“first-person narration has been the means of drawing a reader into some disturbing sympathy with a character’s misdeeds… Such a narrative engages us… by opening a gap between the ‘I’ who tells the story and the ‘I’ who is the past self.”
Never is this truer than in Frankenstein with its many-layered narrative and its various villains. The reader is torn between seeking to identify with the narrators and seeking justice.
Every story must be told from one or a few points of view. I loathe second person PoV so the dilemma for me is choosing between first and third as well as choosing the angle of the story. Should I tell the story from the central character’s point of view? Fly-on-the-wall? From a side-kick’s point of view?
I’m not generally a fan of first person PoV, especially when narration changes hands. The one novel I’ve read in recent years where this was handled brilliantly was Graham Joyce’s Some Kind of Fairy Tale (2013). Although the narrator for each chapter was not overtly declared, the narrator was obvious either from the epigraph or the first sentence or two of each chapter. I have no pretensions to Joyce’s masterful characterisation so I’ll stick to either one ‘I’ or to third person.
If I rename my workshop fiction’s character Maria (as in ‘What to do about a problem like Maria?’), I could continue her story from the point of view of those around her. Never stepping into Maria’s shoes, never telling her story directly, treating Maria like a problem to be diagnosed and fixed – like an engine that needs a service – thus Maria serves as an analogy for all victims of domestic violence.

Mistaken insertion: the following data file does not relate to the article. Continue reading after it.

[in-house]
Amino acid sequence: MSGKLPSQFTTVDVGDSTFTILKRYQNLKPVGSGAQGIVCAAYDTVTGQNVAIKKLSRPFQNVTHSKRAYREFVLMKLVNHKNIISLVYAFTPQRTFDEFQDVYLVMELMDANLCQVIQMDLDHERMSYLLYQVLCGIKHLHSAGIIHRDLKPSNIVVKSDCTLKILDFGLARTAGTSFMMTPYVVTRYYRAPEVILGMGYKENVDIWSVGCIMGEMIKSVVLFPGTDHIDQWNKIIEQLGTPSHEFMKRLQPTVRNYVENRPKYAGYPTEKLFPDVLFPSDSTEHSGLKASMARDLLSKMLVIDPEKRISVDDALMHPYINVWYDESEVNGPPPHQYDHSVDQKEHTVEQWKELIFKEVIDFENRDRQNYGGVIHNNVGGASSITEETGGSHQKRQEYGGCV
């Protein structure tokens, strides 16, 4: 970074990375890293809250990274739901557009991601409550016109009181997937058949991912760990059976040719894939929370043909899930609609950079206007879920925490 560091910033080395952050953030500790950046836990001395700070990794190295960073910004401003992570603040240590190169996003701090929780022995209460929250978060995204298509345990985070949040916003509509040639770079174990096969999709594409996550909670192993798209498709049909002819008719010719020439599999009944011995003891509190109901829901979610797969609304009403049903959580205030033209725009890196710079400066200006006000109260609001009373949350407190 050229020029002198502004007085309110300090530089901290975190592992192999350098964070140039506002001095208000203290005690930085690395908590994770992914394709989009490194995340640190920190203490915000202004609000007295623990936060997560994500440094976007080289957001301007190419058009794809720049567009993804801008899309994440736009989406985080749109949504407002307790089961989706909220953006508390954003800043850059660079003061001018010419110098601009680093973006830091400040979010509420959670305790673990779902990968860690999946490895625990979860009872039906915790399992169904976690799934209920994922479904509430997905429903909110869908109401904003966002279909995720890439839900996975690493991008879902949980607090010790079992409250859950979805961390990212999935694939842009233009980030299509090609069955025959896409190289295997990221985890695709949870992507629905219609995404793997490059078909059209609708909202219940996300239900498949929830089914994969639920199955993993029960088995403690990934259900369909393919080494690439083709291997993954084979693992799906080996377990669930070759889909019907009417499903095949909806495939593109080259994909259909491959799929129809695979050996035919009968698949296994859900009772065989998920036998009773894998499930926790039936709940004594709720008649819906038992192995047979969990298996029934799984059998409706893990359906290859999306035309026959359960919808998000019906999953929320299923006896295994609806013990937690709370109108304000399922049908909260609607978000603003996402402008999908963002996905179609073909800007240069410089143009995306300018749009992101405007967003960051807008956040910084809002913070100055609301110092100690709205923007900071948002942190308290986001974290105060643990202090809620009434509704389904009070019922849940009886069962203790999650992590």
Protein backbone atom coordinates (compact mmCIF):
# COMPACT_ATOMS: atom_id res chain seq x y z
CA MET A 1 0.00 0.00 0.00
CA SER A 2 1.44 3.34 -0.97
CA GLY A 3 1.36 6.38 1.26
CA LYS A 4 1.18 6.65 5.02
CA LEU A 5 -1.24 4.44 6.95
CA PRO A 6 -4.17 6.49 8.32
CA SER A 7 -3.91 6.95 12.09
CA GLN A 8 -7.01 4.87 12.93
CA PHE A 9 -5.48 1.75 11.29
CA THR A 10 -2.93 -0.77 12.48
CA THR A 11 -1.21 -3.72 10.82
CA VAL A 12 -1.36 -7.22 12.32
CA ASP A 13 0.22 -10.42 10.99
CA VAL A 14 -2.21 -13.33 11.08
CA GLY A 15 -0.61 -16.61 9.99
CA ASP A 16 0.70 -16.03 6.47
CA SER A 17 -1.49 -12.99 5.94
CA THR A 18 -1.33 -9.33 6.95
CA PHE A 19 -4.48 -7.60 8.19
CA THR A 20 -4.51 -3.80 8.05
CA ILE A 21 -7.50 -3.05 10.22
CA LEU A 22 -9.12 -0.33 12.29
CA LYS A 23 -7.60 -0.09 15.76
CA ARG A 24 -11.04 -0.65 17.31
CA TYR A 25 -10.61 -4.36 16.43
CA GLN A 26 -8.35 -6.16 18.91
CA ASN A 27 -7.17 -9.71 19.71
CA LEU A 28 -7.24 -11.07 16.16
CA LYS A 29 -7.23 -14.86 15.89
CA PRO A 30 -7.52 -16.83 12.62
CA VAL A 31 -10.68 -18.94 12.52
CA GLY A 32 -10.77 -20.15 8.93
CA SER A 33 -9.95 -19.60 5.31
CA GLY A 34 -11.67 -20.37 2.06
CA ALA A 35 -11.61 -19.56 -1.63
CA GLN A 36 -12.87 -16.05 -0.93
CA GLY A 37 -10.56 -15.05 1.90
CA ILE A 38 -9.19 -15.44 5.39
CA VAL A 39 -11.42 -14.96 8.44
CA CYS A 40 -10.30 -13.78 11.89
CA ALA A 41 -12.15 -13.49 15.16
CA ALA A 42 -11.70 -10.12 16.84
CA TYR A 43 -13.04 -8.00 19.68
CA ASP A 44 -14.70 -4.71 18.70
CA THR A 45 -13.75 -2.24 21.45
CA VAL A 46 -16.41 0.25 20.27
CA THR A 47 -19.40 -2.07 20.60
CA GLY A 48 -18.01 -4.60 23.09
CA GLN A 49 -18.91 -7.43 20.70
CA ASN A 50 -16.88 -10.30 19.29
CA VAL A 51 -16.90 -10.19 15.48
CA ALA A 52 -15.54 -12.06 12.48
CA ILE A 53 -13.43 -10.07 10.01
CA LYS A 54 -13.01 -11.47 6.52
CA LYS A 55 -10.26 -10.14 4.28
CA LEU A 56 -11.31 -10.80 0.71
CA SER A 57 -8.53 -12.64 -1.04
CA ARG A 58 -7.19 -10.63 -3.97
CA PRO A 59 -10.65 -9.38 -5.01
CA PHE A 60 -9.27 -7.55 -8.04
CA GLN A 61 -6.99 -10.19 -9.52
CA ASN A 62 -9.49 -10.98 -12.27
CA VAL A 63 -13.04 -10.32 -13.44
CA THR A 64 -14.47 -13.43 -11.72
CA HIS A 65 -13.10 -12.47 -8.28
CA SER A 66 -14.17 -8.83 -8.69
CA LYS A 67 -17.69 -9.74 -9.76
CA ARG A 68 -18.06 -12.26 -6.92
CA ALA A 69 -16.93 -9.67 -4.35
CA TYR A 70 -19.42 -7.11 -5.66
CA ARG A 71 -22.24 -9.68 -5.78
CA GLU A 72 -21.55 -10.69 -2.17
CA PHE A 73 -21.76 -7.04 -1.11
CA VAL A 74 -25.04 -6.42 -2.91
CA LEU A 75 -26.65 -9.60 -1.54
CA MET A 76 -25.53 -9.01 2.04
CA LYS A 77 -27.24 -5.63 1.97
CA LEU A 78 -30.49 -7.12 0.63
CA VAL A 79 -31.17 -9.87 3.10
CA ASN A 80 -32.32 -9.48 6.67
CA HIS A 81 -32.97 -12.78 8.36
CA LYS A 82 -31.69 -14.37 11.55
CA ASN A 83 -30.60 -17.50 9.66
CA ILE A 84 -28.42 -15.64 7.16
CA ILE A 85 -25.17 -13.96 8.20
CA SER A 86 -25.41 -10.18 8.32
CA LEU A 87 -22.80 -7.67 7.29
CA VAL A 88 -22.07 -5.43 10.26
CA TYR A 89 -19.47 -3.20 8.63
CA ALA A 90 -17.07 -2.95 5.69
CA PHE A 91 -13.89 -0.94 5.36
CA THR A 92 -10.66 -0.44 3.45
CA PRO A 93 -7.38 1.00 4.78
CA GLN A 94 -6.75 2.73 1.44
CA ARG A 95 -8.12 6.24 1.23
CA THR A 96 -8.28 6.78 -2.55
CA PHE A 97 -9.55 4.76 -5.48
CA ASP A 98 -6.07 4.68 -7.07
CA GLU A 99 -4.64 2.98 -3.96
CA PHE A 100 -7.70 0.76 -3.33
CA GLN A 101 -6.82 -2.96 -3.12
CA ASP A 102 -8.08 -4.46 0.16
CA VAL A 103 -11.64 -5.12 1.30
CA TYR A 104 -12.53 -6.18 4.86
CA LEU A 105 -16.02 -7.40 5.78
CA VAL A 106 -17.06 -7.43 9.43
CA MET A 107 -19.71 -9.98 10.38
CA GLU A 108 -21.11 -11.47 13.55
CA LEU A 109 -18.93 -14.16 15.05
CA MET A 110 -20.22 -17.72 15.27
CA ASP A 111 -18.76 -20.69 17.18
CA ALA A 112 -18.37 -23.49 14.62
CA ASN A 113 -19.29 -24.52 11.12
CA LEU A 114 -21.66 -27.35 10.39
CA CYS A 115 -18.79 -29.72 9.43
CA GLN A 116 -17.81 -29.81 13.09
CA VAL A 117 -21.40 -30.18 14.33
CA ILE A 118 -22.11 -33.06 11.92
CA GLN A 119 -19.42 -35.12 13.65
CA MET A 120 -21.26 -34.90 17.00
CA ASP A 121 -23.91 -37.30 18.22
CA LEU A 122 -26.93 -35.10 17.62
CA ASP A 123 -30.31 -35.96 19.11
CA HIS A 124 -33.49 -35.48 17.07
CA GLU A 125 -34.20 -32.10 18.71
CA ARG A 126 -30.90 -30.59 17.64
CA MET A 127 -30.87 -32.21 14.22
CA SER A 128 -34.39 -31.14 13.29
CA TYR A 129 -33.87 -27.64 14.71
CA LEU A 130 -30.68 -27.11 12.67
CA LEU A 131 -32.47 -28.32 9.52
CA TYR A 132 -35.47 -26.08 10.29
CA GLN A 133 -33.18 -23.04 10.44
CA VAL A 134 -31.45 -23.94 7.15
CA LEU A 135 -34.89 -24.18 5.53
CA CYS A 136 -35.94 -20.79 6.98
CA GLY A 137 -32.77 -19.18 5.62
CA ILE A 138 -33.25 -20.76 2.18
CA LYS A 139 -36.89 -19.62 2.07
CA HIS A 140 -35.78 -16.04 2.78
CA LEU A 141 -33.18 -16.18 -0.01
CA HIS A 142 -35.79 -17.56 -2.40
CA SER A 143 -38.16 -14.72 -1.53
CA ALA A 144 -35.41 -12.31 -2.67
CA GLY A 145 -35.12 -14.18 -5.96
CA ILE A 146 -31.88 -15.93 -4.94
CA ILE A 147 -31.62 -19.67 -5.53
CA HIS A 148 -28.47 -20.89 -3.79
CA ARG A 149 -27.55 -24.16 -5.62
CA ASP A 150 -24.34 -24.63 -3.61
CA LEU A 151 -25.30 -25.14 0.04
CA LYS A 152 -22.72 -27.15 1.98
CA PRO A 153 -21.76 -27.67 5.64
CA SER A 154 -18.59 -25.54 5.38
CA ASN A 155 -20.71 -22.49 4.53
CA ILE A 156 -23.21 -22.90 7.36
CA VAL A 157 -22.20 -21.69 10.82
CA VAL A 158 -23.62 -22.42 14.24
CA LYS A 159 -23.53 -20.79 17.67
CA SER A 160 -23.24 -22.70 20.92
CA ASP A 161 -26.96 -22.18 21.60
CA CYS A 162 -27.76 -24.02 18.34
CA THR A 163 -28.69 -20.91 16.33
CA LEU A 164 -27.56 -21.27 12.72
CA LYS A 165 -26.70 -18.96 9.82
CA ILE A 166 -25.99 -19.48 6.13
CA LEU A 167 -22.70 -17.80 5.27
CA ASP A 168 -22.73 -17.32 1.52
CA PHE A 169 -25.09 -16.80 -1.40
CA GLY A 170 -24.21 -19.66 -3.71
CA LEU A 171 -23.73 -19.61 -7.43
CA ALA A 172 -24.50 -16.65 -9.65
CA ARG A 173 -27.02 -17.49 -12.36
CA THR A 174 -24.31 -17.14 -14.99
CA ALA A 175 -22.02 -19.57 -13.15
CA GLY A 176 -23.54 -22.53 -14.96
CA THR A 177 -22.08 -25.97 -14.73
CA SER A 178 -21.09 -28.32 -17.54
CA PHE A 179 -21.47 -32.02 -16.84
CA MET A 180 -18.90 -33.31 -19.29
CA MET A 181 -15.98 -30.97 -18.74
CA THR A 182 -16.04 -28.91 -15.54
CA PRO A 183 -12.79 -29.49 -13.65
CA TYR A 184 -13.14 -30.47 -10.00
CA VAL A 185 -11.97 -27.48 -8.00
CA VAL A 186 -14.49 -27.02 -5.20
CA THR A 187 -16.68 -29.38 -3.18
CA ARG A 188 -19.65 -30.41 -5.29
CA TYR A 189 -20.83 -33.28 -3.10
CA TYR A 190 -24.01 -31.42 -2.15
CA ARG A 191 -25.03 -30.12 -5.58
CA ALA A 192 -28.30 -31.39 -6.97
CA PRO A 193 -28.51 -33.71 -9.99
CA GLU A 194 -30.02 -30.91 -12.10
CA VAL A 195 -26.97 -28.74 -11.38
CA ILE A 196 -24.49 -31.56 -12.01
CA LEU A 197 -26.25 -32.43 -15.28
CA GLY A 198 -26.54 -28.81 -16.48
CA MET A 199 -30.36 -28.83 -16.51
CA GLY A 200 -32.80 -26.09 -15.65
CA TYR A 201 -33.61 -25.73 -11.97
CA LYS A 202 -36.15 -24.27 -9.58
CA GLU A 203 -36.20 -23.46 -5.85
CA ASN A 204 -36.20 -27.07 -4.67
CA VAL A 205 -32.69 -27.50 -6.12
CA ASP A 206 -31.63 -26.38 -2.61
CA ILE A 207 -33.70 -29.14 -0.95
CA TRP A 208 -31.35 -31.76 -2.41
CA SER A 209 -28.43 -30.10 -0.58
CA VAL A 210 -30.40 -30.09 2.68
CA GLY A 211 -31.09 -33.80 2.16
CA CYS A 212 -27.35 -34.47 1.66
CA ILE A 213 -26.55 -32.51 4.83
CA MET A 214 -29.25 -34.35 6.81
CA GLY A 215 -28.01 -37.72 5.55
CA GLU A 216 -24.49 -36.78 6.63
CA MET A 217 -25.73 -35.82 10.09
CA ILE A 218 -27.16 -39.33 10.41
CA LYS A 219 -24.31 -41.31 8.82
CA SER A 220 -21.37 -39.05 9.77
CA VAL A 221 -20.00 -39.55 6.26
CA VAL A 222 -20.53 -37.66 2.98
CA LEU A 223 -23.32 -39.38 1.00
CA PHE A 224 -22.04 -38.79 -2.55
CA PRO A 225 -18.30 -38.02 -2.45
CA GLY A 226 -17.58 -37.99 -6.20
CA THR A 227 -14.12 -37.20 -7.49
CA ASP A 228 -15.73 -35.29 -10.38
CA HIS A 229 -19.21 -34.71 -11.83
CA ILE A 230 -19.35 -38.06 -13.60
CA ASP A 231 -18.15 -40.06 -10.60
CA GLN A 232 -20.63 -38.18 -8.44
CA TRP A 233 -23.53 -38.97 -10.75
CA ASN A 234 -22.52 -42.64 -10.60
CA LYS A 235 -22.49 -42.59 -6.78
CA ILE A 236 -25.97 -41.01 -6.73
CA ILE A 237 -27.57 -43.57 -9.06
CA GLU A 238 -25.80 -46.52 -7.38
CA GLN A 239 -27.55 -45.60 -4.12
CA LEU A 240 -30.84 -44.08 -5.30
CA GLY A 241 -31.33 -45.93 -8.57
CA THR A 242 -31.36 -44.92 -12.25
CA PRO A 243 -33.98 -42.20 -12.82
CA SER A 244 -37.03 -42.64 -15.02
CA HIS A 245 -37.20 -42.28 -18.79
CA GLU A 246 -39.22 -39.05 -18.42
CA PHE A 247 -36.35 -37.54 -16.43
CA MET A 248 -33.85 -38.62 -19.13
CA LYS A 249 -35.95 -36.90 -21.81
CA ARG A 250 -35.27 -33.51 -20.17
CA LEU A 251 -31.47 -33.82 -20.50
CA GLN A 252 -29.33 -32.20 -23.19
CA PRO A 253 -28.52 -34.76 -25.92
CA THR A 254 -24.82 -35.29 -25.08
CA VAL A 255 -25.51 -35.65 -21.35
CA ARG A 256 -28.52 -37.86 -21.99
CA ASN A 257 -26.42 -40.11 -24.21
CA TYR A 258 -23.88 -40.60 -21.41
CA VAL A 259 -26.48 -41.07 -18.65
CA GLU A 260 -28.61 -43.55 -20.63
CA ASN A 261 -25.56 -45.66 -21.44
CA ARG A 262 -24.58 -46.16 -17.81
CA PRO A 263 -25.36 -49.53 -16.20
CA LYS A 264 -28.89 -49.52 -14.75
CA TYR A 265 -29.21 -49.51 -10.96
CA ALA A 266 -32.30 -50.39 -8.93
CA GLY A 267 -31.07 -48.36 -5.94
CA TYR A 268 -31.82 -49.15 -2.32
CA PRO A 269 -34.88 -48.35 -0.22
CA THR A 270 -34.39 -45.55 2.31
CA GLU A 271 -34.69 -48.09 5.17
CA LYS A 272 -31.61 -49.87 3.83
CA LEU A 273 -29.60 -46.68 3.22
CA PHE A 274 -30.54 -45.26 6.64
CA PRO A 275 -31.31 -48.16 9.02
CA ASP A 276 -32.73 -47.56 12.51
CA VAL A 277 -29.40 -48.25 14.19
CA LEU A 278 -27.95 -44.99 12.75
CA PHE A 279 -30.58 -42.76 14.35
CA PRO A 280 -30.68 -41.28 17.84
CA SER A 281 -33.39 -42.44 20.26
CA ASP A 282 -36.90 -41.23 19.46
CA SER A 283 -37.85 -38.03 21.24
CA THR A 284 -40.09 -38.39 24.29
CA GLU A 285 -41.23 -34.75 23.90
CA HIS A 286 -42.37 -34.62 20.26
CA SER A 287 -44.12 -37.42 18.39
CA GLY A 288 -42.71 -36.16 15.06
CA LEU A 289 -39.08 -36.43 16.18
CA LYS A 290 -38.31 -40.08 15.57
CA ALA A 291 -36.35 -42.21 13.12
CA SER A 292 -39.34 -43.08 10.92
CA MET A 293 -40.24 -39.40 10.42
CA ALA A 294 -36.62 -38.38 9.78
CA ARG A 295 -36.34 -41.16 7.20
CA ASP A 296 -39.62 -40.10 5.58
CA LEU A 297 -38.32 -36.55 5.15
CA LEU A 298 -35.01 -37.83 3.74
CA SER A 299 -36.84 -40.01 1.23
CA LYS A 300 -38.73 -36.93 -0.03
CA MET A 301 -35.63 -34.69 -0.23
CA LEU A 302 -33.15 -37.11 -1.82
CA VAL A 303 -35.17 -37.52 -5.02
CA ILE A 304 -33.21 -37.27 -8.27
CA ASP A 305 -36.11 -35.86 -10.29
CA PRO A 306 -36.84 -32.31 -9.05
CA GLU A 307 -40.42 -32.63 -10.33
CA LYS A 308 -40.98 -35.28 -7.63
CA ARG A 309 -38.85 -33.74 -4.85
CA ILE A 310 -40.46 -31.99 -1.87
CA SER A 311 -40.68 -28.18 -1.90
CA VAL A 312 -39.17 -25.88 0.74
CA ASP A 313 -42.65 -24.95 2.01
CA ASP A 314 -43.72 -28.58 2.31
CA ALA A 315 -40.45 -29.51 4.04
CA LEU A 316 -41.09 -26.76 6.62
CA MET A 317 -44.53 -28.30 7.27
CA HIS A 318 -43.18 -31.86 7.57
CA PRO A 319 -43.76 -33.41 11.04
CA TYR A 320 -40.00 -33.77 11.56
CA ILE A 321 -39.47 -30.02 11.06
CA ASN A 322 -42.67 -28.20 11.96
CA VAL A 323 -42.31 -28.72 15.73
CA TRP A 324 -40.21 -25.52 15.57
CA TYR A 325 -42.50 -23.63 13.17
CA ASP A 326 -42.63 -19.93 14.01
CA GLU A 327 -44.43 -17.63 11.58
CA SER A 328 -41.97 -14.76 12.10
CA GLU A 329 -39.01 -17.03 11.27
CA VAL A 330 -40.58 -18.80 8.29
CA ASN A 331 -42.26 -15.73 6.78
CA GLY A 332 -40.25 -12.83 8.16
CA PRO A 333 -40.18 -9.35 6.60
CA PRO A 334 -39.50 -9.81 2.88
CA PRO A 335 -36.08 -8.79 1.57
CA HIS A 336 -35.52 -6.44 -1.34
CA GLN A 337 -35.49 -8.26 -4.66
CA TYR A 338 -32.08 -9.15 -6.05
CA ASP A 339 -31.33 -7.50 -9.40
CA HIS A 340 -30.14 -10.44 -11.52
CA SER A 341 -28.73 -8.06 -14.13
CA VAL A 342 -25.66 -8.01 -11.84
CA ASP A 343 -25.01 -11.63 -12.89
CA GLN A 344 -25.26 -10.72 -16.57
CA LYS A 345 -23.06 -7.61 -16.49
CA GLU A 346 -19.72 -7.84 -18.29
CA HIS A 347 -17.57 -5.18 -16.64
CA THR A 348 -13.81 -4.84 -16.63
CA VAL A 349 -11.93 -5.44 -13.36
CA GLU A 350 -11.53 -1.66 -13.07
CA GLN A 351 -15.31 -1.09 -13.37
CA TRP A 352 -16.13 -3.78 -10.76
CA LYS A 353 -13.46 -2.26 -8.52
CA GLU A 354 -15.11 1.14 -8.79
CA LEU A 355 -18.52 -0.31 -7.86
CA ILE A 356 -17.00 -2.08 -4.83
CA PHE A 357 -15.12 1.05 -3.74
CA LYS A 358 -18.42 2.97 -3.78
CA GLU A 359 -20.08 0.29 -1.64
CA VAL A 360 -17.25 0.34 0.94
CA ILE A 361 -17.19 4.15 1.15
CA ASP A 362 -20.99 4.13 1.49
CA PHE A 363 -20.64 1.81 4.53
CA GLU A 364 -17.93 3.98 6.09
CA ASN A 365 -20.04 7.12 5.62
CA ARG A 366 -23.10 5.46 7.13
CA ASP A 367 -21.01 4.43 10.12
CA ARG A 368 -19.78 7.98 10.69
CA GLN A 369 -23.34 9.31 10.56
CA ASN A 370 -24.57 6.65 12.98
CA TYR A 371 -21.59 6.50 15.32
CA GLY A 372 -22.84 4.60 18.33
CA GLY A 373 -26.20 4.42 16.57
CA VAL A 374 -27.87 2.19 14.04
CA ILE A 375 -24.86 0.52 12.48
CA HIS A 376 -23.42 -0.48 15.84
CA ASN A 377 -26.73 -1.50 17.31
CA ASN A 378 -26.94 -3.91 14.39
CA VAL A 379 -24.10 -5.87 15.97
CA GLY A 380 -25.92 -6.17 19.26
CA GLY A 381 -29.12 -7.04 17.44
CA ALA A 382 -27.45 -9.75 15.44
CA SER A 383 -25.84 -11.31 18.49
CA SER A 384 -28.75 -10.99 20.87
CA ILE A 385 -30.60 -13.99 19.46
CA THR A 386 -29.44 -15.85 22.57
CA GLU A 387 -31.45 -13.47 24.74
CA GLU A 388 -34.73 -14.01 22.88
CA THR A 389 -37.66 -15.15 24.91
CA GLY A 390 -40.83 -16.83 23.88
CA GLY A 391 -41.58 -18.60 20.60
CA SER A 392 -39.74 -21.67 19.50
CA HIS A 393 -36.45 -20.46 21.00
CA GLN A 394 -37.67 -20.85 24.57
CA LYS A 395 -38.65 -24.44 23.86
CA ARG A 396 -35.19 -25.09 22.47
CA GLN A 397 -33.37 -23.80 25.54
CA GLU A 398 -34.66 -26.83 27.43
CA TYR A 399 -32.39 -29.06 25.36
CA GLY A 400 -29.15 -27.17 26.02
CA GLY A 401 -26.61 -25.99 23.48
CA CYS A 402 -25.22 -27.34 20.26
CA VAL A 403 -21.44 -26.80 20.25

Point of View is crucial to storytelling as it grounds the reader, informing while providing clues as to authenticity and limitations of the narrative. Shelley chose first person PoV to engage the reader’s sympathy for misdeeds, mistakes and struggles. Ilsa Evans has written – comedically, with pathos and with passion – about characters who have survived domestic violence. For task three I might intentionally distance readers from the victim to parody society.
Shelley, M 1831, Frankenstein or The Modern Prometheus, ebook, University of Adelaide, Adelaide, viewed 7 February 2014, http://ebooks.adelaide.edu.au/s/shelley/mary/s53f/index.html.
Evans, I 2007, Broken, PanMacmillan, Sydney.
Evans, I 2004, Drip Dry, PanMacmillan, Sydney.
Evans, I 2005, Odd Socks, PanMacmillan, Sydney.
Evans, I 2002, Spin Cycle, PanMacmillan, Sydney.
Hart, J 2011, Story Craft: The Complete Guide to Writing Narrative Nonfiction, University of Chicago Press, Chicago.
Joyce, G 2013, Some Kind of Fairy Tale, Gollancz, Sydney.
King, S 2000, On Writing: a memoir of the craft, Hodder & Stoughton, London.
Mullan, J 2006, How Novels Work, Oxford University Press, Oxford.
Prose, F 2006, Reading Like a Writer: A Guide for People Who Love Books and for Those Who Want to Write Them, HarperCollins, New York, New York.
Wood, J 2008, How Fiction Works, Random House, London.